An apostle for The Church of Jesus Christ of Latter-day Saints expressed general support for social-justice movements Monday, while at the same time warning that some of those fighting against racism and police violence are undermining the U.S. Constitution.
“We all support peaceful efforts to overcome racial and social injustice. This needs to be accomplished,” Elder Quentin L. Cook told faculty at the church-owned Brigham Young University in Provo. And he urged his listeners to “be on the forefront of righteously repenting and following the counsel of [LDS Church] President Russell M. Nelson, who asked us to ‘build bridges of cooperation rather than walls of segregation.’”
But Cook voiced concern that some in those movements are attacking faith and attempting to reframe and distort history.
“Some, intentionally or not, are trying to undermine our country’s founding history and the United States Constitution,” Cook said. “Whether by intention or by myopia, both effects are regrettable. … My concern is that some are also trying to undermine the U.S. Constitution and Bill of Rights that has blessed this country and protected people of all faiths.
“We need to protect religious freedom. Far too many have turned from the worship of and accountability to God.”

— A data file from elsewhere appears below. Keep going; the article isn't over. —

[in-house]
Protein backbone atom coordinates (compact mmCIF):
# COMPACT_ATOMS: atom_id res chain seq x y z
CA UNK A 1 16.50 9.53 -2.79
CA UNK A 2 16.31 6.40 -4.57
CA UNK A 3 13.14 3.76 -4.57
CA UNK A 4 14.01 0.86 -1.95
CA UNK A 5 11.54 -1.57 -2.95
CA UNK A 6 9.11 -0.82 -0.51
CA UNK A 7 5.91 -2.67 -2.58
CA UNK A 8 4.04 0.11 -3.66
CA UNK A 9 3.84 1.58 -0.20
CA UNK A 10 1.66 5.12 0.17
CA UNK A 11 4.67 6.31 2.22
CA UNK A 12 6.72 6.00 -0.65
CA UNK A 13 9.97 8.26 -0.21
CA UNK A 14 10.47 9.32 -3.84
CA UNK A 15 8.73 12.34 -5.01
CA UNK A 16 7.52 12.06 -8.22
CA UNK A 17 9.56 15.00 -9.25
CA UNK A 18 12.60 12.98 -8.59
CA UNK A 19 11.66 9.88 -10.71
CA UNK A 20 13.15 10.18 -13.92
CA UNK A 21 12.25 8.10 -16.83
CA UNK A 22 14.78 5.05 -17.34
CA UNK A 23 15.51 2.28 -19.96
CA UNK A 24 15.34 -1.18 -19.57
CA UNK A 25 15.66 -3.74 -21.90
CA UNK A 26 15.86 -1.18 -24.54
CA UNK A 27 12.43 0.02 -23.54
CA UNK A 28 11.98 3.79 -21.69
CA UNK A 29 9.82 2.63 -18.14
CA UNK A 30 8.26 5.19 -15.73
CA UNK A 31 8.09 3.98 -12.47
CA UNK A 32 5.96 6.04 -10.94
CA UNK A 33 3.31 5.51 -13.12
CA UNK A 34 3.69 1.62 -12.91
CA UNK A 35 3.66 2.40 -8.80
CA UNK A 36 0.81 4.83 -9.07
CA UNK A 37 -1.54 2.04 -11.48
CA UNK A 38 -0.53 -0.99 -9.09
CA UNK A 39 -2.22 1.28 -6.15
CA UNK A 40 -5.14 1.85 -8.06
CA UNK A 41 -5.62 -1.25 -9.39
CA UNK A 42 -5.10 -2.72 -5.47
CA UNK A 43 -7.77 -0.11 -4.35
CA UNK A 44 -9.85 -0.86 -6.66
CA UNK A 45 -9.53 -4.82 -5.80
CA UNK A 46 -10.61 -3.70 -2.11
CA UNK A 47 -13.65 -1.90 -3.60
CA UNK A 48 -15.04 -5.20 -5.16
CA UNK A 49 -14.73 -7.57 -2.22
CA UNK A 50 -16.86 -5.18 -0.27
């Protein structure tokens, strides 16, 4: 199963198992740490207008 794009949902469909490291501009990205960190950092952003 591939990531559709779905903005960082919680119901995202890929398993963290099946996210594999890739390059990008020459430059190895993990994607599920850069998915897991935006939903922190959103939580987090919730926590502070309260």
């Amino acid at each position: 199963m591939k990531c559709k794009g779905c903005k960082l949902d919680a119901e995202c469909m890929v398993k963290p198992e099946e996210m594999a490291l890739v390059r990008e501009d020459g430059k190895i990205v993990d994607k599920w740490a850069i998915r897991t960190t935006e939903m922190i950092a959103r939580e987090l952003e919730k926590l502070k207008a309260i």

It was Young, who in a February 1852 speech before the Utah Territorial Legislature, set up a racial hierarchy, drawing on the biblical tale of Cain killing his brother Abel, the same story Southern Christians had used to defend slavery.
That was the beginning of a racial policy that barred Black men and boys from being ordained to the church’s all-male priesthood and women and girls from its temples for more than a century. The ban, which caused endless pain and suffering to Latter-day Saints of African descent, ended in June 1978.
In his Monday speech, Cook acknowledged that Young “said things about race that fall short of our standards today,” saying that “some of his beliefs and words reflected the culture of his time.” But the 79-year-old apostle insisted the church’s second president (from 1847 to 1877) taught that “of one blood has God made all flesh. We don’t care about the color.”
He also noted Young’s relative kindness toward Native Americans.
In June, the statue of Young that stands in front of BYU’s administration building — named after Abraham O. Smoot, who was a slave owner, was doused in red paint and the word “racist” was sprayed on its base.
It is “distressing,” the apostle said, “when the church and its leaders are unfairly criticized, especially by those who purport to be faithful adherents to its doctrine.”
Much of the criticism is “powerful, direct and divisive,” Cook said, and sometimes may be “meant to destroy faith.”
Nowadays “people are dismissive, highly critical or disparaging of prior leaders,” he said, “whether in government, academia, or religious leaders, including our own.”